Sunday, February 05, 2012

Dodging the system .

There are people around, who try to dodge the system. Those people who try to steal a free ride. Some people even go online to try and cheat a ride.

Visitors to Germany notice that there are no barriers at tube stations? "It could never work back home," proclaim tourists from less law-abiding nations, notably Britain. "No one would bother paying."

About 3.5% of journeys on German public transport are not paid for, according to statistics from the Association of German Transport Operators (VDV). In less compliant Berlin, it is 6%. The VDV is also outraged at an internet "service" launched in one German city to help fare dodgers evade ticket inspectors' sporadic checks. The MVV Blitzer warns passengers in Munich where and when the usually plain-clothed inspectors are working and what they are wearing. Oliver Wolff from the VDV is worried that not paying is becoming socially acceptable in Germany. "It's now got to the point where potential fare dodgers are organising themselves and helping each other online. It's this sort of open activity that is making travelling without a valid ticket seem less harmful,"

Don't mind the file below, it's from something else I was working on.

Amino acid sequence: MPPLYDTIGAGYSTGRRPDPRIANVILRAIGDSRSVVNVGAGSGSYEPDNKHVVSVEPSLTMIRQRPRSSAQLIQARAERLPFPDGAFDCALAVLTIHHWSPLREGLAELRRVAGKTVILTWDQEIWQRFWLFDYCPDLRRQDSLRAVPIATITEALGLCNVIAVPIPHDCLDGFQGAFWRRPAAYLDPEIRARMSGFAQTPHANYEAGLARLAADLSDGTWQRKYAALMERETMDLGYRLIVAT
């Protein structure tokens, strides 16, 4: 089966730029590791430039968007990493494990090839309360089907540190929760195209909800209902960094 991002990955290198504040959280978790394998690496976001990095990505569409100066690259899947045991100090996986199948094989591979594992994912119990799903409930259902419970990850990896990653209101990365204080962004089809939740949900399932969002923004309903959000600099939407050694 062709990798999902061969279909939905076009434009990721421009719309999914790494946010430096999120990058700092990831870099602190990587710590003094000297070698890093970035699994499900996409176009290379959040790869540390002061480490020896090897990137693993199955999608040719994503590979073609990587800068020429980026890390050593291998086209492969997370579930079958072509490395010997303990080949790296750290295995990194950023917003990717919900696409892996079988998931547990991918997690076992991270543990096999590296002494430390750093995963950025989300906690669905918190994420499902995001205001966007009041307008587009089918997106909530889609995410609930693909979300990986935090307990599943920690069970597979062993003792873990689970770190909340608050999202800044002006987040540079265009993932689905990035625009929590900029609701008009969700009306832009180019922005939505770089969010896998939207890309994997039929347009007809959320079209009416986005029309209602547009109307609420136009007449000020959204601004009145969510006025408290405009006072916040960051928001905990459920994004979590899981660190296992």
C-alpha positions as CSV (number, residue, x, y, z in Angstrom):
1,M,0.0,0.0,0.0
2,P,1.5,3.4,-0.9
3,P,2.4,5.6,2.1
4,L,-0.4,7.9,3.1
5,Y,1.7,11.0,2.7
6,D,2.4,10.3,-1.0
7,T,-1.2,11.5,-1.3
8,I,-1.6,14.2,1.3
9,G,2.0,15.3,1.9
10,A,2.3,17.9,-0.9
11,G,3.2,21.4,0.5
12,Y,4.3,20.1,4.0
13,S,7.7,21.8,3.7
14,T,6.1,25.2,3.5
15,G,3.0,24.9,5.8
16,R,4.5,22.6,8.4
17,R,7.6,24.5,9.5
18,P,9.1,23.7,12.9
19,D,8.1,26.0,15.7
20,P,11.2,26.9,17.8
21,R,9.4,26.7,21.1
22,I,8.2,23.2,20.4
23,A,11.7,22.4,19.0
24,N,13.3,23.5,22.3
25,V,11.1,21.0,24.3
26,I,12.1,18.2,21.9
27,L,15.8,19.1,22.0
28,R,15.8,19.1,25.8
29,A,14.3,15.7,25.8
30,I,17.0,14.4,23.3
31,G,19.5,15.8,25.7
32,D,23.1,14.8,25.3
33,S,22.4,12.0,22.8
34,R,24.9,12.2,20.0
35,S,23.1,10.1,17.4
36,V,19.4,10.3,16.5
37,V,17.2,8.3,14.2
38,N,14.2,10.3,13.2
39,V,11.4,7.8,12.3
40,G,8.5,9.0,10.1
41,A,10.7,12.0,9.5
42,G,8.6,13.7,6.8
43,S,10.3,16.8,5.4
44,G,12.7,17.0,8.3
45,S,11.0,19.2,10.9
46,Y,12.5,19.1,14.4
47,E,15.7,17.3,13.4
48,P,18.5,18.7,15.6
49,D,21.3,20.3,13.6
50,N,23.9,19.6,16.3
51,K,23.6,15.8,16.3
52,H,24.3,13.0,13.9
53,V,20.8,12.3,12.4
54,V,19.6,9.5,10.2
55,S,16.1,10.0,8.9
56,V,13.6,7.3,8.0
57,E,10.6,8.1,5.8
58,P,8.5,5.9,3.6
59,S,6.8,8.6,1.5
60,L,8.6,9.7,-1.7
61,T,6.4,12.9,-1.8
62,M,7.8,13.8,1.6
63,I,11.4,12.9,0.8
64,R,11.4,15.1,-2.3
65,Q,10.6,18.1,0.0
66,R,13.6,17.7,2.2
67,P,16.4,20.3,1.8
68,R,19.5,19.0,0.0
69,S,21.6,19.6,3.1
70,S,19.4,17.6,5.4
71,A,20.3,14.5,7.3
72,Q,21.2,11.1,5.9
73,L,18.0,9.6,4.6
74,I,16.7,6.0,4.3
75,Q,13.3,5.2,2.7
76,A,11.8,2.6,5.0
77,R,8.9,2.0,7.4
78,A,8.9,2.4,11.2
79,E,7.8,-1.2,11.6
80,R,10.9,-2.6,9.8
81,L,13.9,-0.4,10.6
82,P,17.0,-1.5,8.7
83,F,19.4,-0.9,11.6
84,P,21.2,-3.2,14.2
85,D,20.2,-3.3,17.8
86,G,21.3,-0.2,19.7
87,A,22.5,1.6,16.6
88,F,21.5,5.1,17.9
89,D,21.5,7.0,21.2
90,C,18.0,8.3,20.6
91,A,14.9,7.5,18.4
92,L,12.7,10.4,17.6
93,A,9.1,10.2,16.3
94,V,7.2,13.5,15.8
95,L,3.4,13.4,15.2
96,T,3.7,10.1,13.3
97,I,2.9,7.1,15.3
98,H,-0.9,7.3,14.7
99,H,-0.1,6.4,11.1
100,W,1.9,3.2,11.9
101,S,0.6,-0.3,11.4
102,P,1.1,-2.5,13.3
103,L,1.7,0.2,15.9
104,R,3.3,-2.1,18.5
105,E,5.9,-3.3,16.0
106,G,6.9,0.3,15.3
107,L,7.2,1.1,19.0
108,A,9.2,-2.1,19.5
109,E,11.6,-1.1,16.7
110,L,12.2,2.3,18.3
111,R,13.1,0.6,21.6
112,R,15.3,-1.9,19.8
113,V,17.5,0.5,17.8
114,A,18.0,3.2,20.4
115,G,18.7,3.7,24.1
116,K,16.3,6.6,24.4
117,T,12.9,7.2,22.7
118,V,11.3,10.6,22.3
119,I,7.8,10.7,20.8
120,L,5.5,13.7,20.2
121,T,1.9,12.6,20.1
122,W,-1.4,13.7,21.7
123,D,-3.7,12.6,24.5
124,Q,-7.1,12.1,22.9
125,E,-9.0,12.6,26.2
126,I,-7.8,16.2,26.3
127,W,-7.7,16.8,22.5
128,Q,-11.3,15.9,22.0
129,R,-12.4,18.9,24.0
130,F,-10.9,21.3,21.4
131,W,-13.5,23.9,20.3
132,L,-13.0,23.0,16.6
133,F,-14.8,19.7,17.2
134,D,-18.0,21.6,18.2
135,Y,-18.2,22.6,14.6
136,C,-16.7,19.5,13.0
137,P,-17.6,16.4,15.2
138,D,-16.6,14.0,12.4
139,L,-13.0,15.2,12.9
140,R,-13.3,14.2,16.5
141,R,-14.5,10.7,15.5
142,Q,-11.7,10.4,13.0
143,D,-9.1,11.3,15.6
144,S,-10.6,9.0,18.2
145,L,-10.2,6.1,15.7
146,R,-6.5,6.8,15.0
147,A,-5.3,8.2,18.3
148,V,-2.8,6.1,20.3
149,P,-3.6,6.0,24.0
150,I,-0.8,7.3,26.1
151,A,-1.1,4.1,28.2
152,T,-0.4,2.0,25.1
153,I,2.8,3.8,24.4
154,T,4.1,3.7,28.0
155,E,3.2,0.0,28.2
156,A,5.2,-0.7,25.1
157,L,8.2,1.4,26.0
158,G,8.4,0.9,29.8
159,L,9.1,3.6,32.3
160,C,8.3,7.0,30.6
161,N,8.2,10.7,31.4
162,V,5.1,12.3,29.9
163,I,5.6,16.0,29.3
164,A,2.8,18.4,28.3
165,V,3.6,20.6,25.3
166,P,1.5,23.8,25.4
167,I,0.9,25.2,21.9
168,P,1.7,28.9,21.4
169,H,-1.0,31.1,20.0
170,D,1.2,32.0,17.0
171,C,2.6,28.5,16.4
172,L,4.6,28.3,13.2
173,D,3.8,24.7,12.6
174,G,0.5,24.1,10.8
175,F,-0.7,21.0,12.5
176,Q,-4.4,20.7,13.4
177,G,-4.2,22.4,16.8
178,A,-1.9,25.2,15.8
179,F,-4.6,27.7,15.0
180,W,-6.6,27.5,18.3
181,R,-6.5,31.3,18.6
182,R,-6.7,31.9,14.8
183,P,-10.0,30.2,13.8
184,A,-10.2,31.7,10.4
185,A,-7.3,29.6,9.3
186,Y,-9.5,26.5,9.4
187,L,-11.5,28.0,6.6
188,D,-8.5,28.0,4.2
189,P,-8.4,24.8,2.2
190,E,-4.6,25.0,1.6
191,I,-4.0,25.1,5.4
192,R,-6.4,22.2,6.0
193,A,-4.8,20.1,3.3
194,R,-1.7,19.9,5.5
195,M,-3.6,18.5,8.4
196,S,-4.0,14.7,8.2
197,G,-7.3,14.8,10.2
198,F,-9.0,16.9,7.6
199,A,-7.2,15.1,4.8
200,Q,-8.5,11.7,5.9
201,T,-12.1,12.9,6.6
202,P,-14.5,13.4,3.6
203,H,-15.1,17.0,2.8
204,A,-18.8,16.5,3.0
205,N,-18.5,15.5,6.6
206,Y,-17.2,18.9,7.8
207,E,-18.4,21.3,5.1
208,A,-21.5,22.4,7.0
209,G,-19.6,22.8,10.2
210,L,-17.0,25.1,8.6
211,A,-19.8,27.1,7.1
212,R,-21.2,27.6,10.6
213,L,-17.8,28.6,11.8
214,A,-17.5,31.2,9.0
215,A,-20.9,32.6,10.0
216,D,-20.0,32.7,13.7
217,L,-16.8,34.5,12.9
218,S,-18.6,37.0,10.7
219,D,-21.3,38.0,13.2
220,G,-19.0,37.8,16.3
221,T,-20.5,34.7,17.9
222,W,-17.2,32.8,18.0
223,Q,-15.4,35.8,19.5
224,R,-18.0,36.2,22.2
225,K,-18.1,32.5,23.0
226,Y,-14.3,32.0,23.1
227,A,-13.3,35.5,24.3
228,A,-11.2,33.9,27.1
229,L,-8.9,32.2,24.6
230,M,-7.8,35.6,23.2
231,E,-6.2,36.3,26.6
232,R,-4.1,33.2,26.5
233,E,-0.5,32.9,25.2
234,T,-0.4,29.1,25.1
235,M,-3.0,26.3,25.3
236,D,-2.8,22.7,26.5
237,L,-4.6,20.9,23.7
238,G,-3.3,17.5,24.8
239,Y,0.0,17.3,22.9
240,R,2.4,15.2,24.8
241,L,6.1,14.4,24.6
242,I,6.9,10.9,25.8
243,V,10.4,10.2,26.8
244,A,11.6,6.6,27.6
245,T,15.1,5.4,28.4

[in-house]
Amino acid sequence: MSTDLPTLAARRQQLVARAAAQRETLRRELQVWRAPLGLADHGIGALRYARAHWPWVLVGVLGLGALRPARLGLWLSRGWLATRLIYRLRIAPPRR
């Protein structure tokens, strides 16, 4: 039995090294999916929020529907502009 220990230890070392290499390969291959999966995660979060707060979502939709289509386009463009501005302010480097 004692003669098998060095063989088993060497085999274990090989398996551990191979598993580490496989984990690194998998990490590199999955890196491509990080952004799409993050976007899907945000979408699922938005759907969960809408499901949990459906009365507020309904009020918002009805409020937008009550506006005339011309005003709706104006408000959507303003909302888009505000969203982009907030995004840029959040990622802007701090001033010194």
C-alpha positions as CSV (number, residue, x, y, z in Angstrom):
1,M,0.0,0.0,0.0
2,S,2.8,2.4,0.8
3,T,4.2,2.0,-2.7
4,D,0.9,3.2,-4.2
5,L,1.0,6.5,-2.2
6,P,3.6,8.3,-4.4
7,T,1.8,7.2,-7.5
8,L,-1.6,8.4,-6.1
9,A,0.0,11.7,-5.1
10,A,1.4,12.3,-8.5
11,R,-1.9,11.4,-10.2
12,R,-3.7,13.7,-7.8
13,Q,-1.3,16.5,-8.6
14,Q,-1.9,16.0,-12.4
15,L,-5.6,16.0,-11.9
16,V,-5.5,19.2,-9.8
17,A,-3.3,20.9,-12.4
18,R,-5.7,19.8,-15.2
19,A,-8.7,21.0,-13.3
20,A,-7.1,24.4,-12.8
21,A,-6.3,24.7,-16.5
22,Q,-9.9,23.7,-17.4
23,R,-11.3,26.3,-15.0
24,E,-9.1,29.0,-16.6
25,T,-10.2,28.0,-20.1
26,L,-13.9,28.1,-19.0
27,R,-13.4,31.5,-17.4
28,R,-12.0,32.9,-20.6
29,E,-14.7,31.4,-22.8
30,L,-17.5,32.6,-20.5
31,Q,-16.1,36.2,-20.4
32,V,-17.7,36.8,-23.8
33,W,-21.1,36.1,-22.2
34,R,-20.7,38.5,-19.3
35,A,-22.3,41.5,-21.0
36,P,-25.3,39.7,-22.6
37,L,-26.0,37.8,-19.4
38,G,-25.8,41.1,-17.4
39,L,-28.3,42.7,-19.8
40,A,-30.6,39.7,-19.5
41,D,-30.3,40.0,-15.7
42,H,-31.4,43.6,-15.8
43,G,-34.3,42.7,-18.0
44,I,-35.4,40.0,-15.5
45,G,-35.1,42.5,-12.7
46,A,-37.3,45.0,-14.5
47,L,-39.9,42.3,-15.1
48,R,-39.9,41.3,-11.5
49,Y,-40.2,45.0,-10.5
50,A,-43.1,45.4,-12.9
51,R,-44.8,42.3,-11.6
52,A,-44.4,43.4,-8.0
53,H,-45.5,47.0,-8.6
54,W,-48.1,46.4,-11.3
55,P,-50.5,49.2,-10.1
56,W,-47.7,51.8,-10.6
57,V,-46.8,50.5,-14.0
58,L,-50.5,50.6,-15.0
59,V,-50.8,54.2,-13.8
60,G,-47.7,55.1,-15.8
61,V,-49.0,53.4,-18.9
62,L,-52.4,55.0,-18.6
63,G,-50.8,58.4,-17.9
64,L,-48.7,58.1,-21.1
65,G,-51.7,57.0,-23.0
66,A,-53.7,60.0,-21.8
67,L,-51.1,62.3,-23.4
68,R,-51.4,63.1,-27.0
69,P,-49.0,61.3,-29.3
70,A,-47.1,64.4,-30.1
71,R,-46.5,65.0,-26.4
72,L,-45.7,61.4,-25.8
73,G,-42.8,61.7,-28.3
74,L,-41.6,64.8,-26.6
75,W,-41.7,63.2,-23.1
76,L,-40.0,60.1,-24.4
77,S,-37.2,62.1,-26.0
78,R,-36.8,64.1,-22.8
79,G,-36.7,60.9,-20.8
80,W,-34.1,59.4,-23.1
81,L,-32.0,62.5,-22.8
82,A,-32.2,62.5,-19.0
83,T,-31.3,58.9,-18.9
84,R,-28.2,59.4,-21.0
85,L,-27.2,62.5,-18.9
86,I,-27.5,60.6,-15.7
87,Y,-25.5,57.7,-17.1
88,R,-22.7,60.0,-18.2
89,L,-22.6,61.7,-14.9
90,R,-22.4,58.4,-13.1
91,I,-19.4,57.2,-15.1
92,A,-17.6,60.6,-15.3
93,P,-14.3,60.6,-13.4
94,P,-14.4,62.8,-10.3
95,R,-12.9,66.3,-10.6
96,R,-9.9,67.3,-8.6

This dodging is not harmless fun, it is theft. I am appalled at the lack of morality by some people. This lack of revenue has to be paid for by the remaining and honest passengers. Over time this theft is paid for by increased fares, so these fare dodgers are not only cheating the operating company but all the other passengers too. This is not a victimless crime. To start an online service for fare dodgers is moving into organised crime.
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